Al-Khodairy cautioned students against the tricky methods used by drug agents to sell narcotic tablets like amphetamine, especially during examination times. He urged Saudi youth to take the lead role in fighting drugs and save the society from this danger.

Visit to Pakistan, India and China proves strategic for Saudi Arabia

Updated 24 February 2019

Visit to Pakistan, India and China proves strategic for Saudi Arabia

  • Benefits of three-country tour include billions in economic deals as well as security initiatives

JEDDAH: The three-country tour of Asia by Crown Prince Mohammed bin Salman that came to a close this weekend was an economic and strategic success, experts say.

“Saudi Arabia might be seen by some as moving to the East,” Salman Al-Ansari, founder of the Saudi American Public Relation Affairs Committee (SAPRAC), told Arab News. “The correct way to put it is that it’s spreading its wings East and West.

“Economic diversification requires strategic diversification. This should not be seen in any way as Saudi Arabia giving the cold shoulder to its most trusted allies, specifically the US,” he said. “And as Joseph Parry said: ‘Make new friends but keep the old; those are silver, these are gold.’”

The tour, which saw Saudi Arabia’s crown prince warmly welcomed by the leaders of Pakistan, India and China, is in line with the crown prince’s Vision 2030, which plans to transform Saudi Arabia’s economy that relies on crude oil exports into a vibrant, diversified economy. The tour resulted in billions of dollars in economic deals as well as initiatives to increase security and combat terrorism.

“Saudi Arabia is the one and only country that can take the leadership position on the global efforts of combating terrorism, specifically in the ideological front,” Al-Ansari said.

Hamdan Al-Shehri, a political analyst and international relations scholar, said that China and Saudi Arabia have the same goals of security and stability. “China shares the Kingdom’s concerns and it knows that our continent has suffered from terrorism issues and international interventions and also troubles in the region.”

The two countries also improved on their mutually beneficial economic ties. As Al-Shehri pointed out: “China needs a huge energy source, and Saudi Arabia is one of these sources that can provide China with energy.”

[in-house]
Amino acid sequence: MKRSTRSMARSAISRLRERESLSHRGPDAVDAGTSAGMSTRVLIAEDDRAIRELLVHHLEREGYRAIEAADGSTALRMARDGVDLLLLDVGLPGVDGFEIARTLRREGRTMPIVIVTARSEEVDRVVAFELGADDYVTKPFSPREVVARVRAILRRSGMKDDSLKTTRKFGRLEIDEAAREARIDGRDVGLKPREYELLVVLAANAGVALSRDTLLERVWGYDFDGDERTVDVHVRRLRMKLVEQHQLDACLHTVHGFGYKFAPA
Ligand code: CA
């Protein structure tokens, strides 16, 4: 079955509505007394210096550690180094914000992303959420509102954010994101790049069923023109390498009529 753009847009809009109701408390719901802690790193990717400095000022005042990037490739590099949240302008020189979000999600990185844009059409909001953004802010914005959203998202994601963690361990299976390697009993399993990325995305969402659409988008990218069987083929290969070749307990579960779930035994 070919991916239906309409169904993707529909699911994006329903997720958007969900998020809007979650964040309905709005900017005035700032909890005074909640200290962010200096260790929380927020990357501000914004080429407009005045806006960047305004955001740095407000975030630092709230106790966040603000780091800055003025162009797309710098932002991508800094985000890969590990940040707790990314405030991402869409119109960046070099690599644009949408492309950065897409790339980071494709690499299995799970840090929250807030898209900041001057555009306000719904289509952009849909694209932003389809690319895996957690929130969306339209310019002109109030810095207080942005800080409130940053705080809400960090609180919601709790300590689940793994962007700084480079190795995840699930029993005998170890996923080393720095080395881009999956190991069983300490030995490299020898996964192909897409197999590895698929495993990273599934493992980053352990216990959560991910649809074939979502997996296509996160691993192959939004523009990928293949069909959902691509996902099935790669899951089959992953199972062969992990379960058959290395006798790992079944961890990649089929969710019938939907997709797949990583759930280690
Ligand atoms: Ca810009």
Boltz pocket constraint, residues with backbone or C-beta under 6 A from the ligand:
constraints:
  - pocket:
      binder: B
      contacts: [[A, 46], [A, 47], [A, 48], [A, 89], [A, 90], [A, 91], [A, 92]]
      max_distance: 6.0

One significant deal is the $10 billion refining and petrochemical complex, a joint venture between Saudi Aramco and Norinco, to be developed in the Chinese city of Panjin.

Also of great geopolitical significance is the $10-billion oil-refinery in Pakistan’s Gwadar Port, as it is one of the most important parts of China’s One Belt, One Road Initiative, Al-Shehri said. “Global players are willing to invest in this project. The Kingdom’s investment in this field will serve Pakistan and will benefit the Kingdom as well as the (China-Pakistan Economic Corridor).”

And despite its historical relationship with Pakistan, Al-Shehri said that the Kingdom also found common ground with India. For instance, the two countries agreed to set up a working group on counter-terrorism. 

“India shares the Kingdom’s concern about instability in the seas, such as the Indian Ocean and the Red Sea. These are all places of global trade,” Al-Shehri said, adding that he hopes the Kingdom will play a role in resolving border points of contention between Pakistan and India as it did between Eritrea and Ethiopia.

It wasn’t all just business. The crown prince’s tour included some other announcements, including that 2,100 Pakistani and 850 Indian prisoners will be released from the Kingdom’s jails, that the Chinese language will be introduced in the Saudi school curriculum and that Saudi Arabia will soon host several concerts featuring major Bollywood performers.

The crown prince also called for the creation of a health center in Pakistan’s Khyber Pakhtunkhwa province dedicated to the memory of a Pakistani hero who saved 14 lives in Jeddah’s 2009 floods.